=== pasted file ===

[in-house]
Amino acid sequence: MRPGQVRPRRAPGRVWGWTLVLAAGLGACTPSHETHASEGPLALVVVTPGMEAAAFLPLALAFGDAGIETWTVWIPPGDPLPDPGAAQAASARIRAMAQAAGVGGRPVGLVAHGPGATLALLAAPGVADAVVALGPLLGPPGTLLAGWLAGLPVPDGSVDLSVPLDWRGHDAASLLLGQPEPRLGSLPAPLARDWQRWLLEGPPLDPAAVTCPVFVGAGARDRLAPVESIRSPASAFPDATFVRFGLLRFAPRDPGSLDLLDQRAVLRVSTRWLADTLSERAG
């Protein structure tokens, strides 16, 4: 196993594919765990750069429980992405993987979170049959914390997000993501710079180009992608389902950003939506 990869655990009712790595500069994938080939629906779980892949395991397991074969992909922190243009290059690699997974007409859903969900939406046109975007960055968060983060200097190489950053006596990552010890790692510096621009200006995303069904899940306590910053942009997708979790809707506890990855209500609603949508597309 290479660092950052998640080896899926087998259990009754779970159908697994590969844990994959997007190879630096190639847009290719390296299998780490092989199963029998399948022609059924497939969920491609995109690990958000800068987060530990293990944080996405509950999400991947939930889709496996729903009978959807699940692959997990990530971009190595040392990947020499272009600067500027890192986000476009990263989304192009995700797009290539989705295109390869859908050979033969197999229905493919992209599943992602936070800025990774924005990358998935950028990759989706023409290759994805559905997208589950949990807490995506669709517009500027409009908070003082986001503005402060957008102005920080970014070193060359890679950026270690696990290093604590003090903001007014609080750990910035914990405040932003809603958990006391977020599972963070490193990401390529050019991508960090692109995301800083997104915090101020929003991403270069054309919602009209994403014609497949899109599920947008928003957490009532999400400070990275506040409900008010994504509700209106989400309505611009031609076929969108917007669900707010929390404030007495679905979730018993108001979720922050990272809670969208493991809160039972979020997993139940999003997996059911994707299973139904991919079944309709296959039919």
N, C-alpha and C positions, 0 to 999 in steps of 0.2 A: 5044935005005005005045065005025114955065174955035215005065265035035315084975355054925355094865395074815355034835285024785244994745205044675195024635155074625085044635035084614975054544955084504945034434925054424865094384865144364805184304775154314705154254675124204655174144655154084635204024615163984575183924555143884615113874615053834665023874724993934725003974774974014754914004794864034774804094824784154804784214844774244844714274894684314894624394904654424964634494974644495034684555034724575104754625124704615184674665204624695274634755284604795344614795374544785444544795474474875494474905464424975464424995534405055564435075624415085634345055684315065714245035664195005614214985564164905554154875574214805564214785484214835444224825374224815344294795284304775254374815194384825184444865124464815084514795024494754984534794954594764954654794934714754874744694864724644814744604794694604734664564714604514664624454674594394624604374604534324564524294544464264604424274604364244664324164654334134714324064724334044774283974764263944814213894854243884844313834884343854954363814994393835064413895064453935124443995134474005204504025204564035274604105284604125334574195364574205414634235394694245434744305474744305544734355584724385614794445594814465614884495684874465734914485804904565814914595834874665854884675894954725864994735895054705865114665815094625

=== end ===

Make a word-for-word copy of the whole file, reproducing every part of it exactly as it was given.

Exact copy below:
[in-house]
Amino acid sequence: MRPGQVRPRRAPGRVWGWTLVLAAGLGACTPSHETHASEGPLALVVVTPGMEAAAFLPLALAFGDAGIETWTVWIPPGDPLPDPGAAQAASARIRAMAQAAGVGGRPVGLVAHGPGATLALLAAPGVADAVVALGPLLGPPGTLLAGWLAGLPVPDGSVDLSVPLDWRGHDAASLLLGQPEPRLGSLPAPLARDWQRWLLEGPPLDPAAVTCPVFVGAGARDRLAPVESIRSPASAFPDATFVRFGLLRFAPRDPGSLDLLDQRAVLRVSTRWLADTLSERAG
């Protein structure tokens, strides 16, 4: 196993594919765990750069429980992405993987979170049959914390997000993501710079180009992608389902950003939506 990869655990009712790595500069994938080939629906779980892949395991397991074969992909922190243009290059690699997974007409859903969900939406046109975007960055968060983060200097190489950053006596990552010890790692510096621009200006995303069904899940306590910053942009997708979790809707506890990855209500609603949508597309 290479660092950052998640080896899926087998259990009754779970159908697994590969844990994959997007190879630096190639847009290719390296299998780490092989199963029998399948022609059924497939969920491609995109690990958000800068987060530990293990944080996405509950999400991947939930889709496996729903009978959807699940692959997990990530971009190595040392990947020499272009600067500027890192986000476009990263989304192009995700797009290539989705295109390869859908050979033969197999229905493919992209599943992602936070800025990774924005990358998935950028990759989706023409290759994805559905997208589950949990807490995506669709517009500027409009908070003082986001503005402060957008102005920080970014070193060359890679950026270690696990290093604590003090903001007014609080750990910035914990405040932003809603958990006391977020599972963070490193990401390529050019991508960090692109995301800083997104915090101020929003991403270069054309919602009209994403014609497949899109599920947008928003957490009532999400400070990275506040409900008010994504509700209106989400309505611009031609076929969108917007669900707010929390404030007495679905979730018993108001979720922050990272809670969208493991809160039972979020997993139940999003997996059911994707299973139904991919079944309709296959039919």
N, C-alpha and C positions, 0 to 999 in steps of 0.2 A: 5044935005005005005045065005025114955065174955035215005065265035035315084975355054925355094865395074815355034835285024785244994745205044675195024635155074625085044635035084614975054544955084504945034434925054424865094384865144364805184304775154314705154254675124204655174144655154084635204024615163984575183924555143884615113874615053834665023874724993934725003974774974014754914004794864034774804094824784154804784214844774244844714274894684314894624394904654424964634494974644495034684555034724575104754625124704615184674665204624695274634755284604795344614795374544785444544795474474875494474905464424975464424995534405055564435075624415085634345055684315065714245035664195005614214985564164905554154875574214805564214785484214835444224825374224815344294795284304775254374815194384825184444865124464815084514795024494754984534794954594764954654794934714754874744694864724644814744604794694604734664564714604514664624454674594394624604374604534324564524294544464264604424274604364244664324164654334134714324064724334044774283974764263944814213894854243884844313834884343854954363814994393835064413895064453935124443995134474005204504025204564035274604105284604125334574195364574205414634235394694245434744305474744305544734355584724385614794445594814465614884495684874465734914485804904565814914595834874665854884675894954725864994735895054705865114665815094625